Why Every Home And Business Should Own One
One of the most important factors in survival of a weather related disaster is early awareness of severe weather conditions, their current location, and expected path of travel. Although weather alert radios have been available for quite some time, the technologies and tower locations have been much improved in recent years. Most of population of the United States can receive these transmissions using a weather alert radio.
A weather alert radio is a receiving device that monitors radio transmissions from The National Weather Service. When a weather alert is broadcast for a particular area or region, the weather alert radio will automatically announce the alert so that listeners are aware of and can prepare for the event.
In the event of tornadoes and flash floods, a few minutes of early warning from a weather alert radio can minimize both serious injuries and loss of lives. Even hurricanes that are tracked for days or weeks can contain tornadoes, severe thunderstorms, damaging hail, and rapid flooding.
In fact, most loss of life during hurricanes historically has been from flooding, not the wind event.
Weather alert radios are available in many styles, shapes and sizes to accommodate the different needs associated with severe weather. There are desktop models, hand held models that are built into 2 way radios, and even portable, crank powered models. Most are modestly priced, and anyone should be able to find one that they can afford. Some models will receive additional alerts such as Amber Alerts, chemical spills, emergency action notifications, 911/local system outages and even terrorist attacks. Many newer models have SAME (Specific Area Messaging Encoding) system specifications and can be programmed to announce only in specific areas related to their location.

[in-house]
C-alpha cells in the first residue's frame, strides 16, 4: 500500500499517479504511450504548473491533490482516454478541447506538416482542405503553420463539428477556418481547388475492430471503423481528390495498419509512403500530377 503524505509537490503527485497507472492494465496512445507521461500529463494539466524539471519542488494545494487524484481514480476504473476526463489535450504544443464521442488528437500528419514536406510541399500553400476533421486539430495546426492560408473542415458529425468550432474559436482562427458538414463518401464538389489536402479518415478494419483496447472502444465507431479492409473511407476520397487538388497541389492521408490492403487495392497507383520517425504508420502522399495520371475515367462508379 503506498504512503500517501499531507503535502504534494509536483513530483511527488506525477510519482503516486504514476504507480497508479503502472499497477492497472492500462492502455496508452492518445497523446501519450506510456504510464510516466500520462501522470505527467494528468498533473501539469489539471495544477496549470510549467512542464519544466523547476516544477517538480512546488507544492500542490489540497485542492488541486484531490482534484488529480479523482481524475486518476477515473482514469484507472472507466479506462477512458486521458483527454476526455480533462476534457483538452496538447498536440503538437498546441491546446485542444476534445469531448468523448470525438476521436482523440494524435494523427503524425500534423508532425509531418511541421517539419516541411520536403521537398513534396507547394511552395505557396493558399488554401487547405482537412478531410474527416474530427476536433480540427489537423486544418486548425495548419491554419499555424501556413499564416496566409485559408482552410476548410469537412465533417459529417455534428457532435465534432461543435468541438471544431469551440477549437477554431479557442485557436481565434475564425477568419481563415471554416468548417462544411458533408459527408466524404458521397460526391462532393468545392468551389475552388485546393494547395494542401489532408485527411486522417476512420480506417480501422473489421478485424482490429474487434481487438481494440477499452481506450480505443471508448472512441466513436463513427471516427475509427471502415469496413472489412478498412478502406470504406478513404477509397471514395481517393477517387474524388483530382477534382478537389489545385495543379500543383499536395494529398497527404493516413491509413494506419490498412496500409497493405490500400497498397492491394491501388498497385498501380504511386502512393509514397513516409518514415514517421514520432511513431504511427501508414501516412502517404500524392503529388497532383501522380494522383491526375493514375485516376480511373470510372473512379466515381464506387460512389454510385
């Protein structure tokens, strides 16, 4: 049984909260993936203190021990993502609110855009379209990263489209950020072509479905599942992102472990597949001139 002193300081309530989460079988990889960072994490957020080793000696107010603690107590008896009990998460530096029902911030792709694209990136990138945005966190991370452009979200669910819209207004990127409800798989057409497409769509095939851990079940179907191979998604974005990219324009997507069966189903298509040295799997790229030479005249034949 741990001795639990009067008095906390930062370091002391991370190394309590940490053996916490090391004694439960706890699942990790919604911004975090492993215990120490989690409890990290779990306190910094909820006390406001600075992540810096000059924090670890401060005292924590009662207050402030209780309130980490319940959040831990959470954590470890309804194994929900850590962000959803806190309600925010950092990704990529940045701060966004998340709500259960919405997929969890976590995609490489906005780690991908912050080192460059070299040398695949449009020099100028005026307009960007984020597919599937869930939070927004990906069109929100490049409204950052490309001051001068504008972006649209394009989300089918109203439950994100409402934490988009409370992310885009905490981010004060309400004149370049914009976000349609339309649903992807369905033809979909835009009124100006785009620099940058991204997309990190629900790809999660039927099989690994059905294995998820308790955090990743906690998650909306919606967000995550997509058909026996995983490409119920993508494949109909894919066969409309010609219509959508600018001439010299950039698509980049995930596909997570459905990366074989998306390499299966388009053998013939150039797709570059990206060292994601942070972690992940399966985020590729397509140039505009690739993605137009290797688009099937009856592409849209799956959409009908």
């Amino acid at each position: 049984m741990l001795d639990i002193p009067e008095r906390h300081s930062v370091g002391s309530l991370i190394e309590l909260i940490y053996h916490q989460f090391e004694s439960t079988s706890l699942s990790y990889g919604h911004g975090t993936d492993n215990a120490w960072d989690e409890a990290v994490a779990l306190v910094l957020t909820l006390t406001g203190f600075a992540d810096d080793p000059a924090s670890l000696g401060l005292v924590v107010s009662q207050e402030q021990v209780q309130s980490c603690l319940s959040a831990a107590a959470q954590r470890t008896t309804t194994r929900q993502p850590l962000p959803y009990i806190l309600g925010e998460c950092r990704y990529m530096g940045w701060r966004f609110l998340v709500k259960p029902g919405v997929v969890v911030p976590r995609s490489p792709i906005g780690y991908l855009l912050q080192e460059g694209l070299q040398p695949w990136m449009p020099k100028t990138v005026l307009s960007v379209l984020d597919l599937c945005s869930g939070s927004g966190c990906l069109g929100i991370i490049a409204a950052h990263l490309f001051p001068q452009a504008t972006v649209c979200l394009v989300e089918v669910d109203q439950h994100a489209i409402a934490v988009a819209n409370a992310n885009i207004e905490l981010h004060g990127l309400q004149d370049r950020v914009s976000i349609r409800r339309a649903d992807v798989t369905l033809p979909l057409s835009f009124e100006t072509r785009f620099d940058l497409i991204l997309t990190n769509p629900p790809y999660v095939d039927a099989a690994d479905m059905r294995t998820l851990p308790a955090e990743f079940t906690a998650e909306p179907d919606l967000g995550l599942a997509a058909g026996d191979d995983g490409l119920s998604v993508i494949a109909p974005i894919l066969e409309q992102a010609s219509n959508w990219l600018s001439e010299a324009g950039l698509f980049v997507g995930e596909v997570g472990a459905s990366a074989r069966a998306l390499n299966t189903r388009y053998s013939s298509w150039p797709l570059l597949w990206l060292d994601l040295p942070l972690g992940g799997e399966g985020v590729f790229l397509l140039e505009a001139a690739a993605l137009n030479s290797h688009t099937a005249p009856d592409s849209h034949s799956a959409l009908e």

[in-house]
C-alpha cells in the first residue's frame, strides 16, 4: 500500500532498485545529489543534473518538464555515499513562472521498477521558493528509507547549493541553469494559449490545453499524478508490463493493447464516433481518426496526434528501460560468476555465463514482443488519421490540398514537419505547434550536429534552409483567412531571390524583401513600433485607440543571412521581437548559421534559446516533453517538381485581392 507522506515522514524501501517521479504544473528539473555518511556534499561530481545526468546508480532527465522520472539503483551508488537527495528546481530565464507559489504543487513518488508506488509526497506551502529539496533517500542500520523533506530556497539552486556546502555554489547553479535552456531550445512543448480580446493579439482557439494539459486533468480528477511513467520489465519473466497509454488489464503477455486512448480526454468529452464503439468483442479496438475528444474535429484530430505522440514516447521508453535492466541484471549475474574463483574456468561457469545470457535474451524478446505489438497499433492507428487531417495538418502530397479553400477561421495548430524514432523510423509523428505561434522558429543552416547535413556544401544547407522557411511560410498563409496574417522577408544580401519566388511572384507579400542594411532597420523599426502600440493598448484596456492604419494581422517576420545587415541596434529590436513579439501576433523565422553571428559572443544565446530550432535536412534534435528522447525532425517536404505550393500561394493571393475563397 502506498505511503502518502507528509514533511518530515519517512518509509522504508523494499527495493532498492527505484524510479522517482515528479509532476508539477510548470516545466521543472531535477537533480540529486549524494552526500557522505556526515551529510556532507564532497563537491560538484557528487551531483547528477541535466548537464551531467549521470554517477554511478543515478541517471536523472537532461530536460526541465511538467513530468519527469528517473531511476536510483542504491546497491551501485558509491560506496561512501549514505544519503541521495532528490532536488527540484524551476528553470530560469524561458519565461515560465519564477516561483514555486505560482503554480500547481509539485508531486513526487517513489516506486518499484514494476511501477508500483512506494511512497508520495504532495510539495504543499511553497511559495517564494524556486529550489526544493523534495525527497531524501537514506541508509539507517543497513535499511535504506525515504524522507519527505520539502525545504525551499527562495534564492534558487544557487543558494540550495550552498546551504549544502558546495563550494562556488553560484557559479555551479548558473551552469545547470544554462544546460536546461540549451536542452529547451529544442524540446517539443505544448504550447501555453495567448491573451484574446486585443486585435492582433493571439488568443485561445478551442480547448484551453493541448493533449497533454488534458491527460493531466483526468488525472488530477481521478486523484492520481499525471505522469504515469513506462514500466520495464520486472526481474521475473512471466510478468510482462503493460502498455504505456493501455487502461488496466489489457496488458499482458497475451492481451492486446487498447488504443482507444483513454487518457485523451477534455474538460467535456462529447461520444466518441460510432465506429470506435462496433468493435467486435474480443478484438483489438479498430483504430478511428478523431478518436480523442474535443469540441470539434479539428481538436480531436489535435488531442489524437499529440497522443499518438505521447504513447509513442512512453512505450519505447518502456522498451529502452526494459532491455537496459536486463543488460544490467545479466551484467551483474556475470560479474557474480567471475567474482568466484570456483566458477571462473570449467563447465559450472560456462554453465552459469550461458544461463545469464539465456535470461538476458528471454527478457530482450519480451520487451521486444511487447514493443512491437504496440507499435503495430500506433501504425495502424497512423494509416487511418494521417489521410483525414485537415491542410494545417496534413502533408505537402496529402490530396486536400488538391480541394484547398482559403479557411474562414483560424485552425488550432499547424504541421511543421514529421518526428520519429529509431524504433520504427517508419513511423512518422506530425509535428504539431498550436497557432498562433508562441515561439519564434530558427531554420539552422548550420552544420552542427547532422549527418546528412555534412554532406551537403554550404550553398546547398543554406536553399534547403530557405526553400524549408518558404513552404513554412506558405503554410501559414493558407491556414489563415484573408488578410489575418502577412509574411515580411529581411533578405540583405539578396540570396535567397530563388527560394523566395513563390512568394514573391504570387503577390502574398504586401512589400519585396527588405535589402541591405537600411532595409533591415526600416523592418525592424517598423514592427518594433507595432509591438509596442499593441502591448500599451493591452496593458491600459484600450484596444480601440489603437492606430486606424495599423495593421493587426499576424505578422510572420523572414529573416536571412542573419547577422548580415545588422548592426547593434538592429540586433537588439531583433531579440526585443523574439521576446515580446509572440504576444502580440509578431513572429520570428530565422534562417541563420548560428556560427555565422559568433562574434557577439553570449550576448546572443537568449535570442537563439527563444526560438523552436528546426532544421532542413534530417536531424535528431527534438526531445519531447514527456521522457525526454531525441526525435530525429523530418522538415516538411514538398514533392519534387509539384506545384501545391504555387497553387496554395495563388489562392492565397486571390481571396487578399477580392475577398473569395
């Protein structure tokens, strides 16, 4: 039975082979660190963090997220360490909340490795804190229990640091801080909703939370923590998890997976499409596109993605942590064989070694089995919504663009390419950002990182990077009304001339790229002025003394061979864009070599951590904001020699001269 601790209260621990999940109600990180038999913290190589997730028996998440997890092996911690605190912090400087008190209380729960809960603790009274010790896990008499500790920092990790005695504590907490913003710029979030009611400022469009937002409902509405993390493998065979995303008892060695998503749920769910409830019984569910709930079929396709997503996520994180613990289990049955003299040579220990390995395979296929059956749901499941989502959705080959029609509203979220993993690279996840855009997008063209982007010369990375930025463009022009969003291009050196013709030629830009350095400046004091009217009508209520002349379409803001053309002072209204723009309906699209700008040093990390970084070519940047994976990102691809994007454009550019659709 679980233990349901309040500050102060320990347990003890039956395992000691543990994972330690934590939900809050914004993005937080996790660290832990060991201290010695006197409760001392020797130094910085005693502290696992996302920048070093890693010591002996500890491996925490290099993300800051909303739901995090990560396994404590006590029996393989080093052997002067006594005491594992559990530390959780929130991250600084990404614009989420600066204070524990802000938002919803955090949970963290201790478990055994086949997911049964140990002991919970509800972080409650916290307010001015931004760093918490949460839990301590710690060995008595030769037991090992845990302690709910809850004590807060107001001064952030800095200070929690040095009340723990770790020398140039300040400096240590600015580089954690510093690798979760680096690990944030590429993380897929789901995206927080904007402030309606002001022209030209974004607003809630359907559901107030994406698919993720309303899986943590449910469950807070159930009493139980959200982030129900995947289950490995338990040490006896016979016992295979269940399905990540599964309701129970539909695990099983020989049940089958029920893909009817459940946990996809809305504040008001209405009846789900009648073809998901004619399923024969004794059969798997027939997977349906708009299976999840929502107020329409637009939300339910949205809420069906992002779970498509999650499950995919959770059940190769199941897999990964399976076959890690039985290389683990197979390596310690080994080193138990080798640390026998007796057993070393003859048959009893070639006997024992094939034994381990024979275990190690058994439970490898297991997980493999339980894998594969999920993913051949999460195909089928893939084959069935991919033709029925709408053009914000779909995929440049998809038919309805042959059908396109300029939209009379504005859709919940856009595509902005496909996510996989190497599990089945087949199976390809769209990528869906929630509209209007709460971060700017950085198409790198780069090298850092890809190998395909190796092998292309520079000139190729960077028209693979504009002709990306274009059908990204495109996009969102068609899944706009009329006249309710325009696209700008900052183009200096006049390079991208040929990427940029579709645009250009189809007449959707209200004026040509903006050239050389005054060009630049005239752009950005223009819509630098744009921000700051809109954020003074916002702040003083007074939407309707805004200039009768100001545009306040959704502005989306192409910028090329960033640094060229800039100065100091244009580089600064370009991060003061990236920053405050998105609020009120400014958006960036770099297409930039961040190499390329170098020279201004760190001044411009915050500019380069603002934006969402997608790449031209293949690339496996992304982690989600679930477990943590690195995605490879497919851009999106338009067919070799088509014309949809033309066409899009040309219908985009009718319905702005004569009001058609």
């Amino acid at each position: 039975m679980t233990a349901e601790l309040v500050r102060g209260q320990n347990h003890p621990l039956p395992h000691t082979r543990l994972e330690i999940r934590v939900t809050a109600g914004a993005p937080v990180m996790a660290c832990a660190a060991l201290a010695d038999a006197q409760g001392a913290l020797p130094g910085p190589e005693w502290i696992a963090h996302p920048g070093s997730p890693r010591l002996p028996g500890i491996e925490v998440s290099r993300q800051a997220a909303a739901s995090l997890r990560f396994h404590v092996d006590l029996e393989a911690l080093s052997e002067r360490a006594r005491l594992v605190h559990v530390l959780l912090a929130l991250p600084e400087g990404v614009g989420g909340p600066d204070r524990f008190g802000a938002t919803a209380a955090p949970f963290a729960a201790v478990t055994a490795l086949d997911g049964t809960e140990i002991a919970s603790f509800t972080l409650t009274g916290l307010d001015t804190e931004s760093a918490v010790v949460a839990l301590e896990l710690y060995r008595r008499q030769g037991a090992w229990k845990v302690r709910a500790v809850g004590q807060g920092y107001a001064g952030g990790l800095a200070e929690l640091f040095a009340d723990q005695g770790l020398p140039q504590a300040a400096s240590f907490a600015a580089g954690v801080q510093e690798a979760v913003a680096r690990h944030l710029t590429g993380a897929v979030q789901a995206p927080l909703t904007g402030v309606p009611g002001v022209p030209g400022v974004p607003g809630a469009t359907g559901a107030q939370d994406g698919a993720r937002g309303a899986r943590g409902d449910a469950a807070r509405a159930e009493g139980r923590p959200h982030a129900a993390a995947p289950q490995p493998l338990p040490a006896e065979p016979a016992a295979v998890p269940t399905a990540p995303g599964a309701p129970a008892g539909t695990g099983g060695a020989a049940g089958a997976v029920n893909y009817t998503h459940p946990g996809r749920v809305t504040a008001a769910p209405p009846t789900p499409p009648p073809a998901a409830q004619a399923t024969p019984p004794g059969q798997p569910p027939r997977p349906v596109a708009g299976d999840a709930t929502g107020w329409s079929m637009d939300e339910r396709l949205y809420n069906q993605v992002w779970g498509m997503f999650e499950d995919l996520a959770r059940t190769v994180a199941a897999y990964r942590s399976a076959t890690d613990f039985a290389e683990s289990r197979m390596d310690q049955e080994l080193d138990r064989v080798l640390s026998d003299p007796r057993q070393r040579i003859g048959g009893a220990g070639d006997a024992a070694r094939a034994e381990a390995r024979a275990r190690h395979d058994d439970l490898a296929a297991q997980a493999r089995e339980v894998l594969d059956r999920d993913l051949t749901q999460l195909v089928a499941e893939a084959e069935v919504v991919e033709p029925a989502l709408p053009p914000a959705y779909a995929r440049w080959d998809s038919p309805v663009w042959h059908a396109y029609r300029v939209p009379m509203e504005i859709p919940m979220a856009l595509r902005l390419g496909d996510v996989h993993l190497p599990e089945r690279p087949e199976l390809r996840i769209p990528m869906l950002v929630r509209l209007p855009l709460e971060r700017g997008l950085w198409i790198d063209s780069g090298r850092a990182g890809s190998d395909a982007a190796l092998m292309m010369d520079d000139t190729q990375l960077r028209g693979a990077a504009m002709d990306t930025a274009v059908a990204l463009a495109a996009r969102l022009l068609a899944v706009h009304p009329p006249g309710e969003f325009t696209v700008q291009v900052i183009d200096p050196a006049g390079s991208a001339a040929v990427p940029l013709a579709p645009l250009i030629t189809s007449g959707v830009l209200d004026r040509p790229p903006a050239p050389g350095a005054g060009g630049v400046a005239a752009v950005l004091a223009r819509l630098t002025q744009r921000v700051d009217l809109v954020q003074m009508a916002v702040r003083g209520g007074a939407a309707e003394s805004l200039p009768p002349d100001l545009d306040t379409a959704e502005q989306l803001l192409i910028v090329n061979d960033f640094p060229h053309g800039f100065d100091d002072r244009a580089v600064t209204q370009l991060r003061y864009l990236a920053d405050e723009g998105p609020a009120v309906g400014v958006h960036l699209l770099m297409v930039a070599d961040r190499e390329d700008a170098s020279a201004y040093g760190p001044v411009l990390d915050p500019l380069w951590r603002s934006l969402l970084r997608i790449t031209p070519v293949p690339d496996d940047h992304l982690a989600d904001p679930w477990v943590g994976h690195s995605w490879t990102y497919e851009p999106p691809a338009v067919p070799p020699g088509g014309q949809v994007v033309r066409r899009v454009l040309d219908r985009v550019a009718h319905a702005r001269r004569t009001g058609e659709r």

Every home and business should have a pre-determined plan for natural disasters, and should review and practice their plan often. Employing a weather alert radio is an integral part of the plan that will allow the additional time needed in order to enact the plan for an otherwise unannounced major weather event.